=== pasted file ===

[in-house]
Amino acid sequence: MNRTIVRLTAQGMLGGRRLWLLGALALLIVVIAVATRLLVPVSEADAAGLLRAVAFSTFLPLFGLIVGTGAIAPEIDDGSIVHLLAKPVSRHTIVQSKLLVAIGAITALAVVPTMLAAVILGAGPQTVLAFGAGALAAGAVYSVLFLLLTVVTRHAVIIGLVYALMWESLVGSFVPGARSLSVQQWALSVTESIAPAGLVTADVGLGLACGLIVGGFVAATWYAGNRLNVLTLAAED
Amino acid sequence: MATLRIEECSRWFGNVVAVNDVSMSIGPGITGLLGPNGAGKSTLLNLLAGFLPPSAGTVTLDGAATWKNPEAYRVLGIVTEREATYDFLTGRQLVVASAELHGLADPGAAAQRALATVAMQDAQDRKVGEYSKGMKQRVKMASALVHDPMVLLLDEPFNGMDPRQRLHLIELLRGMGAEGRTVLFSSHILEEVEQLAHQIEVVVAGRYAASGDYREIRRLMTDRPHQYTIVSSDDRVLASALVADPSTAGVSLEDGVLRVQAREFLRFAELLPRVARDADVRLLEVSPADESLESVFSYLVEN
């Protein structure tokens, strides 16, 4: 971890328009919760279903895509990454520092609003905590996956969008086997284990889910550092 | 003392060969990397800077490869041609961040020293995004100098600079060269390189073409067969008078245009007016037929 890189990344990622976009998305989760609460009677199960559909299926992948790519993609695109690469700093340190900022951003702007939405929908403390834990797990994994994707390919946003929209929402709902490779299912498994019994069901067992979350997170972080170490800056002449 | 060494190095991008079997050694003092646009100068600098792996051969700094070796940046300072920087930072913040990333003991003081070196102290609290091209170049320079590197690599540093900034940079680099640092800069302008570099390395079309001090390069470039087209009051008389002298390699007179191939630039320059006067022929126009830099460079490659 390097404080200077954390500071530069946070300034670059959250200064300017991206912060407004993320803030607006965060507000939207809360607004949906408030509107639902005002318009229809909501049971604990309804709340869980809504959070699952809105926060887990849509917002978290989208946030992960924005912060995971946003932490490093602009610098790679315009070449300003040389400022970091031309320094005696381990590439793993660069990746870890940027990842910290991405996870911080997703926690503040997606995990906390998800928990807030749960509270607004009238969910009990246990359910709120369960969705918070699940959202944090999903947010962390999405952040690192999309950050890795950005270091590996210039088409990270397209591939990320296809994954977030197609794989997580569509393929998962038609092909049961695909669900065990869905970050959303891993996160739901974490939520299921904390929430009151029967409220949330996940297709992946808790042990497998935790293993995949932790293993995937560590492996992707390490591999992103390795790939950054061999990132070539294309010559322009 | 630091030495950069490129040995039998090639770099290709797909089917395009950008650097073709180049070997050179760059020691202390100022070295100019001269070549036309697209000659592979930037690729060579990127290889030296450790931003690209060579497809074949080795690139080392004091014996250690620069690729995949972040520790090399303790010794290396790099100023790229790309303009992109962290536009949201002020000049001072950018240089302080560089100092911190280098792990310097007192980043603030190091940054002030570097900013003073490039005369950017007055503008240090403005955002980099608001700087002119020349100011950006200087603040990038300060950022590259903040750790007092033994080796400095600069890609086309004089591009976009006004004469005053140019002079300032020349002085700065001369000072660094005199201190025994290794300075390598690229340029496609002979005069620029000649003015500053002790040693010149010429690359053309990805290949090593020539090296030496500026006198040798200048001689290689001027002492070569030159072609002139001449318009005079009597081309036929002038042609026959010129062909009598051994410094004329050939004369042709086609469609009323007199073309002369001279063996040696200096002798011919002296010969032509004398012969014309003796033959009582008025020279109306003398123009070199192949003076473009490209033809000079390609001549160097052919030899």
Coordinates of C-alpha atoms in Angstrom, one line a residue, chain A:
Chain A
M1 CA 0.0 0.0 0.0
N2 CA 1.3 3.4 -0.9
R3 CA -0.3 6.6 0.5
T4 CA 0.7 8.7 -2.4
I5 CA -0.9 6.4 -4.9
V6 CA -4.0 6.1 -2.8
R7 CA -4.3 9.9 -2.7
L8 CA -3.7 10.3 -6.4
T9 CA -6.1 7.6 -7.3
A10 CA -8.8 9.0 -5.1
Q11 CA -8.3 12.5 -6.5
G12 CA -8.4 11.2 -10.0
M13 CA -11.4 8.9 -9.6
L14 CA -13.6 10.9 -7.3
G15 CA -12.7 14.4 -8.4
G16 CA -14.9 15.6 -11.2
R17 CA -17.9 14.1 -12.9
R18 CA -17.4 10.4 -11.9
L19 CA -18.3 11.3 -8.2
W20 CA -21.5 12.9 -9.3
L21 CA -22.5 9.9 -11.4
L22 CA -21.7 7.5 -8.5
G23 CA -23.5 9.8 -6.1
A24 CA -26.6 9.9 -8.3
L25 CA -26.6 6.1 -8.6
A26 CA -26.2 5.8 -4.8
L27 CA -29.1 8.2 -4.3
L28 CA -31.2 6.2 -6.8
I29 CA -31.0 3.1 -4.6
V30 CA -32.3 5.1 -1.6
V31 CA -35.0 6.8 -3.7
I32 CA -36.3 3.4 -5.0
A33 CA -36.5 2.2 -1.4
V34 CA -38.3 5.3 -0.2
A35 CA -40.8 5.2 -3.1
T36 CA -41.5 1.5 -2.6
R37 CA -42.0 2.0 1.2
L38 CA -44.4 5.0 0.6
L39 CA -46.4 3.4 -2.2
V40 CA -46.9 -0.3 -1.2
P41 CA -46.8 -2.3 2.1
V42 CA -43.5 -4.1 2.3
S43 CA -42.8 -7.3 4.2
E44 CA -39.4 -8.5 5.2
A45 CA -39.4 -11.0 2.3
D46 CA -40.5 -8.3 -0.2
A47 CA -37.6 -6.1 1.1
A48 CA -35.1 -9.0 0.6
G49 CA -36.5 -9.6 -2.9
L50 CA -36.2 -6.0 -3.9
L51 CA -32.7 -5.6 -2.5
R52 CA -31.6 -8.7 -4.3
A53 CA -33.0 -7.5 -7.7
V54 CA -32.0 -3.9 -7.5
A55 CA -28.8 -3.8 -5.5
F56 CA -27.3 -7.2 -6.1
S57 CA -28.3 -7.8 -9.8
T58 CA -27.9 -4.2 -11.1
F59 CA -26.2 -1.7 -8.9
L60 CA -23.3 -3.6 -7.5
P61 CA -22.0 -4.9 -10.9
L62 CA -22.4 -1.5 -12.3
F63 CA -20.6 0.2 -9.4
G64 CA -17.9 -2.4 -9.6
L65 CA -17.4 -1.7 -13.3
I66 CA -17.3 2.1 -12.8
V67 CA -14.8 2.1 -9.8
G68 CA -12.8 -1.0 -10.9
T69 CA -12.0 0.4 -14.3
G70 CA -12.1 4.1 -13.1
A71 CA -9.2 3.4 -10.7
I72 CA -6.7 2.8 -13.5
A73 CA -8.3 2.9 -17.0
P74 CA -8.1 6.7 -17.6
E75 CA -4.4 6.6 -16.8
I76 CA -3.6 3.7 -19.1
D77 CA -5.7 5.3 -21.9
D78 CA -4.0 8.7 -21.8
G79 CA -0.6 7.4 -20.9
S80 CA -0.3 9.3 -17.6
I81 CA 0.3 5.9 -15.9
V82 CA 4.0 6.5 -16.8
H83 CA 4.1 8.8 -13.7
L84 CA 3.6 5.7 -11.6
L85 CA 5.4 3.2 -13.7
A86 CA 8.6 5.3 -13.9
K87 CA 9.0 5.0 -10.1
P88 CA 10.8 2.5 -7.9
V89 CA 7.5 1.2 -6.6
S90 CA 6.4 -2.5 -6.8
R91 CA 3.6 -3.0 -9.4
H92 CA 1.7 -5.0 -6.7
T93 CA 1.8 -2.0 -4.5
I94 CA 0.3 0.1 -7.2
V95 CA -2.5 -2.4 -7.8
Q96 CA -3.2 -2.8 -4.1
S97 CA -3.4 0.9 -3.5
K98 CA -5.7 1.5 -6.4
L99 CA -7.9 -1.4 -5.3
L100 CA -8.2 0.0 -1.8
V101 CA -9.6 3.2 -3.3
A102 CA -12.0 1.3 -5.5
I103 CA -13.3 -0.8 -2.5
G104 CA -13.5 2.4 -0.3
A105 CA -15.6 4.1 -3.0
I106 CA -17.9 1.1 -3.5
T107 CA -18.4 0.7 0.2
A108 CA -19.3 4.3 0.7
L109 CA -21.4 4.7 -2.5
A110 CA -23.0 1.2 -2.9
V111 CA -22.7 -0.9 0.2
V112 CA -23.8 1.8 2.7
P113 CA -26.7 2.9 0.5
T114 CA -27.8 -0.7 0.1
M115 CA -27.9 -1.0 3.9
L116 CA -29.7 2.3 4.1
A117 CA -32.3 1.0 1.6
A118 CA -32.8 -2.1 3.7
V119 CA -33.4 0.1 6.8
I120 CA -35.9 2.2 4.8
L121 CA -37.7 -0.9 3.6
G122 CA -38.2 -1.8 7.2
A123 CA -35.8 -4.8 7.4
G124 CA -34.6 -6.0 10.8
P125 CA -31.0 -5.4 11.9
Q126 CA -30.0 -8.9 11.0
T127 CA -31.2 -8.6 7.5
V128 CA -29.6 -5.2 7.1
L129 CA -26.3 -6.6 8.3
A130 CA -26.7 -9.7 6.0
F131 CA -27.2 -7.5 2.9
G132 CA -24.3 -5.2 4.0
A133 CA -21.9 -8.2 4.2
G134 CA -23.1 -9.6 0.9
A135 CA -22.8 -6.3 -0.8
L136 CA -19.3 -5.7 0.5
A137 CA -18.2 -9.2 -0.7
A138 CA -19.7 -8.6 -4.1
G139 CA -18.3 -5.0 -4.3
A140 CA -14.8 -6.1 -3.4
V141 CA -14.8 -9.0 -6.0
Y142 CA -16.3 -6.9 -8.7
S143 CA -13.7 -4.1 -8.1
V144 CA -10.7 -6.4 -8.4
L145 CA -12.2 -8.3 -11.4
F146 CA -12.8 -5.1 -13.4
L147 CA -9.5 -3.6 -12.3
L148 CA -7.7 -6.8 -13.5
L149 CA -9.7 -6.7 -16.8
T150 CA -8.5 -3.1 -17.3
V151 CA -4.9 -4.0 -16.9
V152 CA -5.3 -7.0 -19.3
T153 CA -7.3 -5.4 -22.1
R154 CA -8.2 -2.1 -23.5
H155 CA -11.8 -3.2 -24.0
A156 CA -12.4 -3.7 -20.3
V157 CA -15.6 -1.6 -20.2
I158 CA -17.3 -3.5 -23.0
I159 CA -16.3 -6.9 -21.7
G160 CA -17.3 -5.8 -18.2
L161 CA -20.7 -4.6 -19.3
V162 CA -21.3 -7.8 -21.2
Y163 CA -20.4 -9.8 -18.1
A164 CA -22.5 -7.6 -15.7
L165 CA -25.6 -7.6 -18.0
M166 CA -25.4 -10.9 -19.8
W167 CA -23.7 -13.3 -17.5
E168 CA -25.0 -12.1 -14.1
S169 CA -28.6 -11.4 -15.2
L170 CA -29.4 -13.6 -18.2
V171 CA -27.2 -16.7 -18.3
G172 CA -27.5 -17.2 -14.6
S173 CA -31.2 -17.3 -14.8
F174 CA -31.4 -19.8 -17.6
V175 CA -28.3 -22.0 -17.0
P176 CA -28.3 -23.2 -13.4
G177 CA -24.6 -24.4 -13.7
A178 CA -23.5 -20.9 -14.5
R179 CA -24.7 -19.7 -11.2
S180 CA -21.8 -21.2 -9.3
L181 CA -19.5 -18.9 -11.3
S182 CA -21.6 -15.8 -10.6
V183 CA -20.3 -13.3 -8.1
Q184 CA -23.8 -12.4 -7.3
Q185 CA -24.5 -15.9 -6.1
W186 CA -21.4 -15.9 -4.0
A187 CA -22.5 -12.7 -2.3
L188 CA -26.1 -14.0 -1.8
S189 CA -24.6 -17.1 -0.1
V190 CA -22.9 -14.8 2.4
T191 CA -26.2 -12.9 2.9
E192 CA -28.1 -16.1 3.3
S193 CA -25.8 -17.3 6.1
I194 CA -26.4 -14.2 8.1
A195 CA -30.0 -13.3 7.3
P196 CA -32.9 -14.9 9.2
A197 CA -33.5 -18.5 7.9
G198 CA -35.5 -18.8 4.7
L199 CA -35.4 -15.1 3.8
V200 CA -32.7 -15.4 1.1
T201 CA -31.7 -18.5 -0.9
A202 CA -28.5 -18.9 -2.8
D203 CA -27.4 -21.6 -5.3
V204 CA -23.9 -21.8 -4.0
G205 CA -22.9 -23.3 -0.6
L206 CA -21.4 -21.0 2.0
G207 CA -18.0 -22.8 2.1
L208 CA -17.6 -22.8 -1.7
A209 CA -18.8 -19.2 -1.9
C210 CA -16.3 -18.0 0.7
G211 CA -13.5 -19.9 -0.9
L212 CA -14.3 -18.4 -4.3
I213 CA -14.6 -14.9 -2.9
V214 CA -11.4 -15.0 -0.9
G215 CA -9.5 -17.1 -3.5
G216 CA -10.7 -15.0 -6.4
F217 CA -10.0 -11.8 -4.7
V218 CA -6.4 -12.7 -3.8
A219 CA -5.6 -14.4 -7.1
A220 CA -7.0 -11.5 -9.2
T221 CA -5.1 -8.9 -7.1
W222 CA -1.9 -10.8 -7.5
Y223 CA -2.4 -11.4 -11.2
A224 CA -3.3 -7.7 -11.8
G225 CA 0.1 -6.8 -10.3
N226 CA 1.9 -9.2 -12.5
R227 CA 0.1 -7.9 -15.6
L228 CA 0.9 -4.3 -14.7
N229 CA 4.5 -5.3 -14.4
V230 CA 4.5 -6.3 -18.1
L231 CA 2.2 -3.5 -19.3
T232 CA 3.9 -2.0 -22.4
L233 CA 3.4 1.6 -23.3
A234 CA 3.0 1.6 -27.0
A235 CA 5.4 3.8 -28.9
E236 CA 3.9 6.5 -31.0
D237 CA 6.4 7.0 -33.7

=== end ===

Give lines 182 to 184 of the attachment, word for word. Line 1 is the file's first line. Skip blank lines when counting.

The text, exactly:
P176 CA -28.3 -23.2 -13.4
G177 CA -24.6 -24.4 -13.7
A178 CA -23.5 -20.9 -14.5